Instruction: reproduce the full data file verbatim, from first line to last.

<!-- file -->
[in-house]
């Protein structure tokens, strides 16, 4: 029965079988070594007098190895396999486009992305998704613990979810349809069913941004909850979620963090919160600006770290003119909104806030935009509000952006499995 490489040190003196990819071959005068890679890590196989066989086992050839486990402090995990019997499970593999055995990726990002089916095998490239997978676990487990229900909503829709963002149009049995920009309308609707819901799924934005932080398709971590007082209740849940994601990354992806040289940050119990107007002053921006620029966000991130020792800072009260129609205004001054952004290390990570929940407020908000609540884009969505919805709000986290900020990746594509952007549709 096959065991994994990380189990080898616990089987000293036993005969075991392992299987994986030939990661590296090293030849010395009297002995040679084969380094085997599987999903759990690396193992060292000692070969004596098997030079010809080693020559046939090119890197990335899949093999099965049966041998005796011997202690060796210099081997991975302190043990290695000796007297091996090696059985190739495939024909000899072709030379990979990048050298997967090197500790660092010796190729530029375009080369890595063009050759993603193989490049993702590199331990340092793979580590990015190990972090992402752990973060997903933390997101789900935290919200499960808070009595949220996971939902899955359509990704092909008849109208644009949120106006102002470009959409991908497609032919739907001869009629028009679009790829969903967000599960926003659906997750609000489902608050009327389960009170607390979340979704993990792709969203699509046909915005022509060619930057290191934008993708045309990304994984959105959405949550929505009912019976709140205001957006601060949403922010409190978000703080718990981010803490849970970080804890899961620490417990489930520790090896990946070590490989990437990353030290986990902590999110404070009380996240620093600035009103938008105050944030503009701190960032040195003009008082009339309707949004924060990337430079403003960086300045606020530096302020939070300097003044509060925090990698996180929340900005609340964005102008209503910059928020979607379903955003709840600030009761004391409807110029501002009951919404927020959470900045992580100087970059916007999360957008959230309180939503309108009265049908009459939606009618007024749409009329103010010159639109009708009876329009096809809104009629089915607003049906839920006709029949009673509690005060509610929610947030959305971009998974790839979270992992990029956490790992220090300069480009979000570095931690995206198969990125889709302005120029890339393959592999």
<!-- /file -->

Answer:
[in-house]
């Protein structure tokens, strides 16, 4: 029965079988070594007098190895396999486009992305998704613990979810349809069913941004909850979620963090919160600006770290003119909104806030935009509000952006499995 490489040190003196990819071959005068890679890590196989066989086992050839486990402090995990019997499970593999055995990726990002089916095998490239997978676990487990229900909503829709963002149009049995920009309308609707819901799924934005932080398709971590007082209740849940994601990354992806040289940050119990107007002053921006620029966000991130020792800072009260129609205004001054952004290390990570929940407020908000609540884009969505919805709000986290900020990746594509952007549709 096959065991994994990380189990080898616990089987000293036993005969075991392992299987994986030939990661590296090293030849010395009297002995040679084969380094085997599987999903759990690396193992060292000692070969004596098997030079010809080693020559046939090119890197990335899949093999099965049966041998005796011997202690060796210099081997991975302190043990290695000796007297091996090696059985190739495939024909000899072709030379990979990048050298997967090197500790660092010796190729530029375009080369890595063009050759993603193989490049993702590199331990340092793979580590990015190990972090992402752990973060997903933390997101789900935290919200499960808070009595949220996971939902899955359509990704092909008849109208644009949120106006102002470009959409991908497609032919739907001869009629028009679009790829969903967000599960926003659906997750609000489902608050009327389960009170607390979340979704993990792709969203699509046909915005022509060619930057290191934008993708045309990304994984959105959405949550929505009912019976709140205001957006601060949403922010409190978000703080718990981010803490849970970080804890899961620490417990489930520790090896990946070590490989990437990353030290986990902590999110404070009380996240620093600035009103938008105050944030503009701190960032040195003009008082009339309707949004924060990337430079403003960086300045606020530096302020939070300097003044509060925090990698996180929340900005609340964005102008209503910059928020979607379903955003709840600030009761004391409807110029501002009951919404927020959470900045992580100087970059916007999360957008959230309180939503309108009265049908009459939606009618007024749409009329103010010159639109009708009876329009096809809104009629089915607003049906839920006709029949009673509690005060509610929610947030959305971009998974790839979270992992990029956490790992220090300069480009979000570095931690995206198969990125889709302005120029890339393959592999």